Automation Blocks contains an entire collection of scripts to simplify working with precomps.
Precompose & Crop
When you create a precomp in Adobe After Effects, it usually has the same size as the composition. But with Automation Blocks, you can easily create precomps that are only as big as the actual content that you precompose:
Simply execute one of the following scripts:
- Precompose & Crop into Single Precomp
- Precompose & Crop into Separate Precomps
As the names suggest, the first script creates a separate precomp for each of the selected layers, whereas the second one puts all of them together in a single precomp.
When you execute the script, a dialog pops up where you can control the details of the precompose operation:
If you enable the option to crop the comp, you can also set a margin around the content. If you choose a margin value of 20, for example, the comp will be 20px bigger on each edge than the actual content that you precompose.
Shape layer Stroke Width
The SourceRectAtTime() function of After Effects, which Automation Blocks uses to measure the size of the content, is not able to consider the stroke width of your shapes. So, if you precompose shape layers, make sure to add a margin that is big enough to compensate for that.
Copy or Move to Precomp
Already created a precomp, and decide later that you need to add some more layers to it? No problem, simply copy and paste the layers into the precomp - but then you have to deal with all the time and position offsets. The Automation Blocks script Copy or Move Selected Layers to Precomp takes care of that for you. Just select some layers and run the script. A dialog pops up, which lists all precomps of the active comp, so you can choose which one the layers should be moved or copied to:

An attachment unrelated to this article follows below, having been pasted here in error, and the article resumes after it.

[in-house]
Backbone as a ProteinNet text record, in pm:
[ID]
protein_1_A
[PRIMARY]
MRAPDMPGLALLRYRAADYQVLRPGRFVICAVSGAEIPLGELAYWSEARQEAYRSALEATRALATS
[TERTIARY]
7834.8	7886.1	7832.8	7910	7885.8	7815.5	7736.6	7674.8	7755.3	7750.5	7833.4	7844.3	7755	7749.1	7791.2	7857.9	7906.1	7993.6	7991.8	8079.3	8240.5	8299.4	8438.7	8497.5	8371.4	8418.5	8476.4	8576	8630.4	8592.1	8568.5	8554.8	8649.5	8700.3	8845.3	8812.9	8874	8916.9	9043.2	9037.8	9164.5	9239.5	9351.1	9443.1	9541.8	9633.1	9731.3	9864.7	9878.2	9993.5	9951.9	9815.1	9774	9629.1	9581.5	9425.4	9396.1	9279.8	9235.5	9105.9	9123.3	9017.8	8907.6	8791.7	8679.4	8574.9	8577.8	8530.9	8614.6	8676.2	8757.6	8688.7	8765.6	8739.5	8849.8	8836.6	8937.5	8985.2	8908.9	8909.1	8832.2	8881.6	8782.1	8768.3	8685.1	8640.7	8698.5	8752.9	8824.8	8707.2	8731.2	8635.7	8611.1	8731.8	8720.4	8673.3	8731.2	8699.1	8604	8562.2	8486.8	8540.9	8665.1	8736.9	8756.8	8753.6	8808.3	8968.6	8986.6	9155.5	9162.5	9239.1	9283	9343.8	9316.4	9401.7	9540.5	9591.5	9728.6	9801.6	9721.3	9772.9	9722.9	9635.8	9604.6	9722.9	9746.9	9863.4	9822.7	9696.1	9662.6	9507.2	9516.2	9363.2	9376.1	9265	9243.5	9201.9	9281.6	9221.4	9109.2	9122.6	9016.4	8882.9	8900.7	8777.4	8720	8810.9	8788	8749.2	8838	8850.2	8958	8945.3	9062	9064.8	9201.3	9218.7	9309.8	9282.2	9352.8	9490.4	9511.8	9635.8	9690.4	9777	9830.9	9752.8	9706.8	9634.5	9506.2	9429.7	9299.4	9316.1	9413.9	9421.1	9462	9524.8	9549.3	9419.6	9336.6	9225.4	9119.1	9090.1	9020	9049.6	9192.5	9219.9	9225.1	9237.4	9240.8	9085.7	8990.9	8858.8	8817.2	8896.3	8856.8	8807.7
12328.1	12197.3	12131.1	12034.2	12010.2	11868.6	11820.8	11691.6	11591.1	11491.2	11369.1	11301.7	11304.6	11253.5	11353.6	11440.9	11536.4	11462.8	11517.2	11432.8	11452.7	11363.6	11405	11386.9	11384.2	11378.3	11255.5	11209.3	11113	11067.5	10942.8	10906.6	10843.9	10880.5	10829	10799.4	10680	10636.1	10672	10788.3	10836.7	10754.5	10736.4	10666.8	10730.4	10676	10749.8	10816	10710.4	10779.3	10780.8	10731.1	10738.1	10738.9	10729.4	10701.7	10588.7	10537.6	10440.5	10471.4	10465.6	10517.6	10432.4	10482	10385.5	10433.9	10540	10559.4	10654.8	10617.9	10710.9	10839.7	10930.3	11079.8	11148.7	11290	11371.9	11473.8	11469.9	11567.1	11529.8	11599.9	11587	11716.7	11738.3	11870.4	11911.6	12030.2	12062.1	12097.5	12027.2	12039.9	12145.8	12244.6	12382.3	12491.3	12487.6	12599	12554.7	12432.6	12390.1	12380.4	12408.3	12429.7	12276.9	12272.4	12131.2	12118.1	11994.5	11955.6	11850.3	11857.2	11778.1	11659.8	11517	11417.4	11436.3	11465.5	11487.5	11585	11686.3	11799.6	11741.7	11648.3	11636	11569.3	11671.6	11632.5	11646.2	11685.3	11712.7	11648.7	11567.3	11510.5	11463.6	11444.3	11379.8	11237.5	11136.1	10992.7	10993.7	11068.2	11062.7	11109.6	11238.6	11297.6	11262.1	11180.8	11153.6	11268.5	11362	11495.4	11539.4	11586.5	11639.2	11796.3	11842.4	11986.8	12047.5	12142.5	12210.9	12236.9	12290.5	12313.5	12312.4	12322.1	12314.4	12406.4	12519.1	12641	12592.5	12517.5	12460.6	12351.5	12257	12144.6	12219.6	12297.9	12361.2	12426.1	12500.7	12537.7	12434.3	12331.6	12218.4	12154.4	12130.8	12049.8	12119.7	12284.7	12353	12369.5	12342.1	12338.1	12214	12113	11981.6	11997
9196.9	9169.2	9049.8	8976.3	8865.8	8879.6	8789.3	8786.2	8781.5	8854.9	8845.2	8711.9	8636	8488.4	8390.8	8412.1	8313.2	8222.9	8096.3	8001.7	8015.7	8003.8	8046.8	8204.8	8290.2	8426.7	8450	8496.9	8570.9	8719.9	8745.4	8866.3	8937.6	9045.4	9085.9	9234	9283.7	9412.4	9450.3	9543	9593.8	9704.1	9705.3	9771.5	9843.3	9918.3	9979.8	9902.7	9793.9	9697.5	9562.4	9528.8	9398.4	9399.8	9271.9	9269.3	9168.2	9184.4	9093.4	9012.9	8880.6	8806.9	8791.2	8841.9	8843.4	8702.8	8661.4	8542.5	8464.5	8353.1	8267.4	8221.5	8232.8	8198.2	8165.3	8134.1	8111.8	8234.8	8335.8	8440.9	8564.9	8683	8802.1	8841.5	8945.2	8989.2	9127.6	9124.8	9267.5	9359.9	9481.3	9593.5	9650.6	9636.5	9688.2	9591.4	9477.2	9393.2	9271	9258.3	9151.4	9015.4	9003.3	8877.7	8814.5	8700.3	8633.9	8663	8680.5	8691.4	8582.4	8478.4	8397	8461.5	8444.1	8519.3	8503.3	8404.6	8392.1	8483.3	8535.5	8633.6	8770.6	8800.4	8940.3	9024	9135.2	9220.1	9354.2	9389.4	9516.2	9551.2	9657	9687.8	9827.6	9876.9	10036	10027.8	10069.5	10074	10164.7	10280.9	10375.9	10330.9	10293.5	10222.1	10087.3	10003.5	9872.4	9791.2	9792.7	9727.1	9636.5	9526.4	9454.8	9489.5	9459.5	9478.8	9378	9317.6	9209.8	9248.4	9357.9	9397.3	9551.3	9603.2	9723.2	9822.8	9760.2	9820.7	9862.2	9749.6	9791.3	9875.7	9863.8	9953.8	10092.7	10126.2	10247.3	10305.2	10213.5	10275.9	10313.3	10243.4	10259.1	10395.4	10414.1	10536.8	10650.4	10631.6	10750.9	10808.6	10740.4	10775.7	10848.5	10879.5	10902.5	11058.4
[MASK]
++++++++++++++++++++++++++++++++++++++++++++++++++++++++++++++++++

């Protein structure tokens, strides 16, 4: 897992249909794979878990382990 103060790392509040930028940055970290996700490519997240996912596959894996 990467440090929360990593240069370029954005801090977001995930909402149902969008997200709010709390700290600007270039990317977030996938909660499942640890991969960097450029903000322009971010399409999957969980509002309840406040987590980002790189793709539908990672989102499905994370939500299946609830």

If you enable the option delete original, the selected layers will be deleted after they have been copied to the precomp.
Copy of Move to Parent Comp
If you've precomposed a few layers and later noticed that some of those layers should have stayed inside the parent comp, this script is your best friend. Just select the layers in the precomp and run the script. It will copy the layer back to the parent comp, and again deal with the time and position offsets for you. In the dialog of the script, you can choose if you want to delete the original layer(s) in the precomp, and in case the precomp is used in several other comps, you can choose which of those parent comps the layer(s) should be copied to.
Copy As Guide To All Precomps
Sometimes you want a layer to be available in your main comp and all of its precomps. If you sync your animation to music, for example, you want to hear the music inside the precomp. Or if your animation is based on an animatics video or other reference footage, you might want to see that in precomps, too.
The Automation Blocks script Copy as Guide to All Precomps does exactly what its name suggests. It deals with time and position offsets among the precomps and also handles precomps inside of other precomps properly. Even if a precomp is used multiple times, only one copy of the layers will be placed inside it.